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Curved margin

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Matthew BeallCurved margin
by on Mar 29, 2012 at 4:34:10 pm

Is there a way to have a curved margin?
I have a list of names (one name on each line) that I want to have follow around a curved shape..

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Ryan HillRe: Curved margin
by on Mar 29, 2012 at 5:29:58 pm

Do you mean like text on a path?

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Dave LaRondeRe: Curved margin
by on Mar 29, 2012 at 6:42:54 pm

[Matthew Beall] "Is there a way to have a curved margin?"

That's something that may be accomplished in other applications, but multiple-line text layers in AE are limited to Left, Right, Center or (I think) Even justification. I'm not sure about that last one.

However, it you're willing to animate each line of text separately, you can do it with Basic AE Techniques. I'll assume this curve is on the LEFT margin, and you want the text to move down:
  • Create a line of text. Double click on the text layer in the timeline to highlight the text. In the Paragraph settings, change the Justification to Left-Justified if it wasn't already. This places the text layer's anchor point on the left side of the layer.
  • Put the timeline cursor at the text layer's in point. Move the text layer past the top of the screen. Position it so that it would be at the edge of the curve you want to follow. Set a Position keyframe.
  • Move the timeline cursor down the timeline a bit. Move the text layer past the bottom of the screen. Position it so that it would be at the edge of the curve you want to follow. AE automatically makes another Position keyframe.
  • Highlight both keyframes, and right-click on one of them. In the contestual menu that appears, select Keyframe Interpolation. Set the TEMPORAL interpolation to Linear, and the SPATIAL interpolation to Bezier.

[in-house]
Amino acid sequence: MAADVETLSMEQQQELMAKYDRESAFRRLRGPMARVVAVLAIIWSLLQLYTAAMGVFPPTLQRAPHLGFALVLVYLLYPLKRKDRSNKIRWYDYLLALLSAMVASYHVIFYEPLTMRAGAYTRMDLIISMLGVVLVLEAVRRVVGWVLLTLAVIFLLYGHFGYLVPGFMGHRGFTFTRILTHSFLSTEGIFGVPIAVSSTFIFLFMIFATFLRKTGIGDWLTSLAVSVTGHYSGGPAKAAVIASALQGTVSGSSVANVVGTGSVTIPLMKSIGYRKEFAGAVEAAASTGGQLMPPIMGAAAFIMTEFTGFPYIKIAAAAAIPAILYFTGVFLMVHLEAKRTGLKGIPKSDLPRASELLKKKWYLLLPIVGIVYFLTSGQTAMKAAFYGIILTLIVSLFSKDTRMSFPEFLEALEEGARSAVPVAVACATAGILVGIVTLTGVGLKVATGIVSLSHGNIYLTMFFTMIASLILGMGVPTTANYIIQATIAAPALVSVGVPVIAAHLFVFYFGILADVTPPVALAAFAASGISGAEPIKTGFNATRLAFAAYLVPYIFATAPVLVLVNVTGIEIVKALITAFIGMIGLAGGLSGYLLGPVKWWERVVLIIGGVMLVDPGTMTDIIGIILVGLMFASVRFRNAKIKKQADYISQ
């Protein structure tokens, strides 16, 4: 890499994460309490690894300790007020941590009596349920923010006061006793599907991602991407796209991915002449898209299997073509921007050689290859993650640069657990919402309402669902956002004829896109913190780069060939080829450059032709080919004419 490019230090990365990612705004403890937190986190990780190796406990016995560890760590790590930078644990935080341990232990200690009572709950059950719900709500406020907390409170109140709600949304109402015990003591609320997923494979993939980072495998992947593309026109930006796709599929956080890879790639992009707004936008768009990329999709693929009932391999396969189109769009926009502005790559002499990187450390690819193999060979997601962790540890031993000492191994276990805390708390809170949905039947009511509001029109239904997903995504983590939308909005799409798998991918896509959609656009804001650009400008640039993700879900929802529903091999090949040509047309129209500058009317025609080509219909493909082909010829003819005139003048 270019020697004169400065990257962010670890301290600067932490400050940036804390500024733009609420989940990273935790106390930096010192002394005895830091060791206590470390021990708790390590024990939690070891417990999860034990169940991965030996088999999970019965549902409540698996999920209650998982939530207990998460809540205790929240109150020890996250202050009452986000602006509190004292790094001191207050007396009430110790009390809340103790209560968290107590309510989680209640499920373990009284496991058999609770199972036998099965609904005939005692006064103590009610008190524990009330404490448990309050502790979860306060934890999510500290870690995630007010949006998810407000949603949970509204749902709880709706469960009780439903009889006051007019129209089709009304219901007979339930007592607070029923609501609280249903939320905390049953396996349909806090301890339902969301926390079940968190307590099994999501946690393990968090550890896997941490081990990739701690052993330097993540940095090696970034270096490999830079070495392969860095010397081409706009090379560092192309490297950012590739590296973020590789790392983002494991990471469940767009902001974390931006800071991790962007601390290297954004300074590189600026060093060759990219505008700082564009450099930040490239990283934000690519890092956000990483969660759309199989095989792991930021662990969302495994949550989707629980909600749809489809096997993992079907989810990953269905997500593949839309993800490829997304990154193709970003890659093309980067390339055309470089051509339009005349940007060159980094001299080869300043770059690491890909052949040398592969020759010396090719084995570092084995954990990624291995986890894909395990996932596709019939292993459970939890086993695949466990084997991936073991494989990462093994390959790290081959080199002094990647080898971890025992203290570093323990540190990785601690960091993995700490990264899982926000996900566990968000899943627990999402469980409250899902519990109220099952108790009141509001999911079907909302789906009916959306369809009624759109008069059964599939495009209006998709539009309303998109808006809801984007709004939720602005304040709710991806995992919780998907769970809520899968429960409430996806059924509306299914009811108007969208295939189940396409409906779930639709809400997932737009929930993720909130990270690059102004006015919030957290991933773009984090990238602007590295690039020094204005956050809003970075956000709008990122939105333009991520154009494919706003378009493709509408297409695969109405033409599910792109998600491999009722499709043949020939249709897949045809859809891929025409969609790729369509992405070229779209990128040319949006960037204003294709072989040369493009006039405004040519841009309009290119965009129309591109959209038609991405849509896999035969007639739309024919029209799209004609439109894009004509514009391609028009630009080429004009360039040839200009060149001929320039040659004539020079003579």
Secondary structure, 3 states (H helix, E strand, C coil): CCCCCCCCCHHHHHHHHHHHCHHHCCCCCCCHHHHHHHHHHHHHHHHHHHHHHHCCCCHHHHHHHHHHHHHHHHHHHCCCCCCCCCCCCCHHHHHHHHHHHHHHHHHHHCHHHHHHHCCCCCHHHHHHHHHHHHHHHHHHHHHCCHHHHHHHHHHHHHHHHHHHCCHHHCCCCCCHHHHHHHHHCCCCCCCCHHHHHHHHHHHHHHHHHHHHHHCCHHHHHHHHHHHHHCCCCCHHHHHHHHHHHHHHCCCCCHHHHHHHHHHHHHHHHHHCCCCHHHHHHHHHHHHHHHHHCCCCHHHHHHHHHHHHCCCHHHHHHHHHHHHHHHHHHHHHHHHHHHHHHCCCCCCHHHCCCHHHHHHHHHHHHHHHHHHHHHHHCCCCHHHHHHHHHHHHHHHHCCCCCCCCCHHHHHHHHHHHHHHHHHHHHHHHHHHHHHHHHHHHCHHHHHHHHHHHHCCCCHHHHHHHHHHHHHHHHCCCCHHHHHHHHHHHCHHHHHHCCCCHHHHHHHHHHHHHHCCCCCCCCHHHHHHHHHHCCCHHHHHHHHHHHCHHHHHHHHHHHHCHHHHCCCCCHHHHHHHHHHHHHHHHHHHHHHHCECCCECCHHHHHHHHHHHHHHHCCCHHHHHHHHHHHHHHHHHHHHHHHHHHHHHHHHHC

• You should now see the motion path and each position keyframe should have Bezier Handles. Adjust the handles until the Motion Path follows the desired curve.
  • RAM Preview. Note the speed at which the text layer moves. Move the second position keyframe up and down the timeline, and keep previewing until the layer moves at the desired speed.
  • Duplicate this text layer. Turn off the original text layer. Move the timeline cursor about halfway between position keyframes, and double-click on the layer to highlight the text. Change the text.
  • Turn on the original text layer. Move the newer text layer so that the in point is further down the timeline. RAM Preview and see how the two text layers are spaced as they move down. Move the newer layer as necessary until both layers have the proper spacing as they move.
  • Note the number of frames between the original layer's in point and the newer layer's in point. You now know how many frames each subsequent layer must be moved down the timeline to maintain proper spacing. All the difficult work has now been done.
  • Repeat the process of duplicating text layers, changing text and moving layers down the timeline until you're done.

That's the old-school way of doing it. I don't know of any new-school ways to do it any better.

Dave LaRonde
Sr. Promotion Producer
KCRG-TV (ABC) Cedar Rapids, IA

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